#58 An Edited LifePosted: August 2, 2013
When I was settled in my beautiful new home in Pennsylvania, there was notice of a package for me from my mother. Could she have possibly sent me something for my new house? I still hoped back then. As usual she sent things the easiest and cheapest way possible for her, requiring taking time from work and at least a 20 mile drive for me to pick it up.
It was a metal box with old movie canisters. It wasn’t a gift.
She told me to have the family movies transferred to tape. It was baffling why she sent them 3,000 miles to me when she could have had it done at home or asked my brother or her husband to arrange it.
I had no way of playing the movies so entrusted them to the man at the photo shop to put them in nearly chronological order. My dad had dated some of the reels. But these weren’t all the movies of our family. They end about 1956. My mother had picked what she wanted.
When I got the tapes back I watched. Unfortunately my father was usually behind the camera so there’s little footage of him. I did as instructed and sent copies to my mother and brother.
Apparently my mother wore a fresh orchid every day, summer or winter, and we were always dressed impeccably and waving the two choices: hello or goodbye. There was no sound so waving and smiling was it. There are a few priceless frames with my father and his buddies at the base. But mostly it’s my mother, her orchids, new hats and our perfect clothes.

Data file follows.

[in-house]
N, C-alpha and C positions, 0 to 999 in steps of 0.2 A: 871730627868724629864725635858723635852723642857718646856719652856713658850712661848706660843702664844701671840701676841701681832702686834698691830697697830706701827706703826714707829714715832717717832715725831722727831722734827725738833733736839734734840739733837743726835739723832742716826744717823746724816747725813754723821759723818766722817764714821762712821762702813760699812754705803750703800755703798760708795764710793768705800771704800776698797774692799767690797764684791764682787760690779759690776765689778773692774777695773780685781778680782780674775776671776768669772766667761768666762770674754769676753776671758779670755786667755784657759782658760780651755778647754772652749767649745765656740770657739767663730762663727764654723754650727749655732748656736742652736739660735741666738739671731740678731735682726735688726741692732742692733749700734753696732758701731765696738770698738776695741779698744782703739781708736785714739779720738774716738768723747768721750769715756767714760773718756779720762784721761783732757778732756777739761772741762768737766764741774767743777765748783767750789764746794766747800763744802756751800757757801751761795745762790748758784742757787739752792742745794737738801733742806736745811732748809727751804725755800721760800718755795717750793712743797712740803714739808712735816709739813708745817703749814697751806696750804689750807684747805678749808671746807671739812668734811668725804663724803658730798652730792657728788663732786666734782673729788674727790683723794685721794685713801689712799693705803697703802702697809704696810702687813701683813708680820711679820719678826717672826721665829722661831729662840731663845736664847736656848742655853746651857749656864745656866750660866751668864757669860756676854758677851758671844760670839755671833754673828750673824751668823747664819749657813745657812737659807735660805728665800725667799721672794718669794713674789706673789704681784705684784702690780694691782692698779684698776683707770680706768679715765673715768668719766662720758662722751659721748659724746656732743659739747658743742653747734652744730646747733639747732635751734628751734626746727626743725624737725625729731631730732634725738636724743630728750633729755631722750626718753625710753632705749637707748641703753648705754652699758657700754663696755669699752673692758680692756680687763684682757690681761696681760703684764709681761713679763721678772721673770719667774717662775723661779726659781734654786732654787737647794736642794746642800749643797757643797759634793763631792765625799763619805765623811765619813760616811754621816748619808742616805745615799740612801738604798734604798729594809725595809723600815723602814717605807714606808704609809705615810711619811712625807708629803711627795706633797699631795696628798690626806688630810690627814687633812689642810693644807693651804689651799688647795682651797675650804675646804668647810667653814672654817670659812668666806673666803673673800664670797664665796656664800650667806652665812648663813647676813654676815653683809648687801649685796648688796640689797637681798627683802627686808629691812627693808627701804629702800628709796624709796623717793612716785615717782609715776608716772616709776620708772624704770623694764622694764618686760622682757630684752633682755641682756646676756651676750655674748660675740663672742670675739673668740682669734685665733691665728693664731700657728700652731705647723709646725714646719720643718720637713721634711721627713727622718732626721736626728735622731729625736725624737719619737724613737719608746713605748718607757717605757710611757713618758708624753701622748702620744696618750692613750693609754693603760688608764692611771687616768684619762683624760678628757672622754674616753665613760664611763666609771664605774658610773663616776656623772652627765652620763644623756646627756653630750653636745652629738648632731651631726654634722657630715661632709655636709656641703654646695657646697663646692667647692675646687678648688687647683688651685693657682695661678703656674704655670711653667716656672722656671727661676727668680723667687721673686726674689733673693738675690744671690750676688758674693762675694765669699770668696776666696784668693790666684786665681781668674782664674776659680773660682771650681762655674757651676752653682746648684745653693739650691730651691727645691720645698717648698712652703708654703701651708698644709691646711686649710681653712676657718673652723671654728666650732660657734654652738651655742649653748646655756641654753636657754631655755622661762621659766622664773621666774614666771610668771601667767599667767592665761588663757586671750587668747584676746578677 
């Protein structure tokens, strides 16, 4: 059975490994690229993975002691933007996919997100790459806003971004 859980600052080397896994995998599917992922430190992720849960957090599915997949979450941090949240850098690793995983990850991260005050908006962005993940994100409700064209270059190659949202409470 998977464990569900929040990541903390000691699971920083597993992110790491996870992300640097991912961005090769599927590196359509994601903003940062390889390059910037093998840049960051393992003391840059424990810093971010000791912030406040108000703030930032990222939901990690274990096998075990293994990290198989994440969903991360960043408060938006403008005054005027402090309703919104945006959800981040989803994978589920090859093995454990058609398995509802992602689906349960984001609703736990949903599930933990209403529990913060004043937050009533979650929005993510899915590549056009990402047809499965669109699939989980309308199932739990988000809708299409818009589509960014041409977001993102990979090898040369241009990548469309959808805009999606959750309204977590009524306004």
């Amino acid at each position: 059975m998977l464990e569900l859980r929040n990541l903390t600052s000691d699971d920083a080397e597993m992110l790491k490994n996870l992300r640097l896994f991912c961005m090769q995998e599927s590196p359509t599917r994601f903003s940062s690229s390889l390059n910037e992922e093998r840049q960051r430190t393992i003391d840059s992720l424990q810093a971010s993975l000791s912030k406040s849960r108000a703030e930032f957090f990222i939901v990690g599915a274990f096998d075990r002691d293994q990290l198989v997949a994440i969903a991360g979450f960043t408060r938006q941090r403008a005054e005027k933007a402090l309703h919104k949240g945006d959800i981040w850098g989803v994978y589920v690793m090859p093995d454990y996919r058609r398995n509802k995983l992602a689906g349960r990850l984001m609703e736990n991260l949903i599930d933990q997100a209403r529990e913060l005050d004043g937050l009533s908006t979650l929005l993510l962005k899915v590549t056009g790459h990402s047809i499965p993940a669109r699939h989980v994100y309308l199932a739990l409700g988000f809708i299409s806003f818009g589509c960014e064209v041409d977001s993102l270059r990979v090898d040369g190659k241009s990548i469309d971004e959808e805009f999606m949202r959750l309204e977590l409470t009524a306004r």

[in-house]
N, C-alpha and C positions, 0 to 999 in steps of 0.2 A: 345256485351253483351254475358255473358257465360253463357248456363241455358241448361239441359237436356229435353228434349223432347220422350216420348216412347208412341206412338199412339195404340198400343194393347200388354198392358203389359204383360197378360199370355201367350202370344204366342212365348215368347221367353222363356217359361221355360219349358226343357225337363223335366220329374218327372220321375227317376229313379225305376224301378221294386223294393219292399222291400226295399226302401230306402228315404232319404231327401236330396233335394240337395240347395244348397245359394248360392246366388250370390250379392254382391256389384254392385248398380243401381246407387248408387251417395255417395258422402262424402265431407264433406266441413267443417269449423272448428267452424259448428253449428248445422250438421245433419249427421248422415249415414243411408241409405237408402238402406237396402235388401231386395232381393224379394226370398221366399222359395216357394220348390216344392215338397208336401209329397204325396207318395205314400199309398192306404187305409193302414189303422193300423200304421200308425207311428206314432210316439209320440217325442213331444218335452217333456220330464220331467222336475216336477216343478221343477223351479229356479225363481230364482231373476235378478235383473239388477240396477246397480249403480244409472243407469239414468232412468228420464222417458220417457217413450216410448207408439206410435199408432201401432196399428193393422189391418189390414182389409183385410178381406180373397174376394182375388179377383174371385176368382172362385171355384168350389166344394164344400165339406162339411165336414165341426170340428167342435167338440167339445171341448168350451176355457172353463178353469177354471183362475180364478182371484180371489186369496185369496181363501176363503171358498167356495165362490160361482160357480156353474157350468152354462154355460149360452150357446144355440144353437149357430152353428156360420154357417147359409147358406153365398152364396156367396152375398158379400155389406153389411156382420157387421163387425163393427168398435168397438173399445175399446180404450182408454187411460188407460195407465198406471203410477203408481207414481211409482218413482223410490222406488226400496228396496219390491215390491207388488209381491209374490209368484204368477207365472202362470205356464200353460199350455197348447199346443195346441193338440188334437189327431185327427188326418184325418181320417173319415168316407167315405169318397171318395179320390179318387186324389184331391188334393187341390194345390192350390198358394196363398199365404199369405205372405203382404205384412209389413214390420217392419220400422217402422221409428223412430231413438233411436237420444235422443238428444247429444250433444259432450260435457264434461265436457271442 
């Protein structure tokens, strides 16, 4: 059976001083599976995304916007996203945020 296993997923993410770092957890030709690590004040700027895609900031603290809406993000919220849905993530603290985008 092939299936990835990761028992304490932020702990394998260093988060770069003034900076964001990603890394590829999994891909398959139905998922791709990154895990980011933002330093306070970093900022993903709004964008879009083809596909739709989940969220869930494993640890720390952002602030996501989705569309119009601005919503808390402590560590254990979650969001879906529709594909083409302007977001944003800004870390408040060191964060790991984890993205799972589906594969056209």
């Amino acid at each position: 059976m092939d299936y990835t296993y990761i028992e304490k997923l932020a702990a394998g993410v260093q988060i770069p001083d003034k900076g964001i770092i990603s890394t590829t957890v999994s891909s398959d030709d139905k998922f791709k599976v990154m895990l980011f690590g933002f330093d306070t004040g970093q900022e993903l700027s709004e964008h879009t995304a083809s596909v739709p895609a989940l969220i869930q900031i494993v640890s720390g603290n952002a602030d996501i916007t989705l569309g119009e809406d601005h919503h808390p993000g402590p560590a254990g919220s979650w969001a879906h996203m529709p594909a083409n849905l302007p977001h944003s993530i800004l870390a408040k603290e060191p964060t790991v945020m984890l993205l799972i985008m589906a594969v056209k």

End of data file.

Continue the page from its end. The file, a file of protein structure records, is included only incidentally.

One shot has her posing and walking holding my hand, taking my early wobbly steps. She doesn’t notice that I’ve fallen and she’s dragging me on the grass. A friend later edited the dragging part out: my version of perfect.
There were perfect birthday parties, perfect dresses, perfect trips, perfect beach scenes, perfect parades, our perfect dog, perfect poses, like my brother dressed as Huckleberry Finn. There were no torn shirts, or skinned knees or even messy hair. Not even the occasional neighbor kid had a torn shirt or messy hair.
I understood in my core when I first viewed these movies that appearance was, forgive the inadequate word, important, to my mother. Though “Grasshopper’s” understanding can never be complete, “Grasshopper” begins to grasp, that appearance was everything. And was she still trying to prove to me our life was perfect?
I’ve passed the movies on discs to my nephew. Though he doesn’t know who half the people are, it’s a way for him to see the grandfather he never knew and how he moved. Perhaps he recognizes the same way he stands and where he got his smile. He can see himself in his own father as a boy. Maybe in about thirty years he’ll show them to his daughter. They’ll be holograms by then.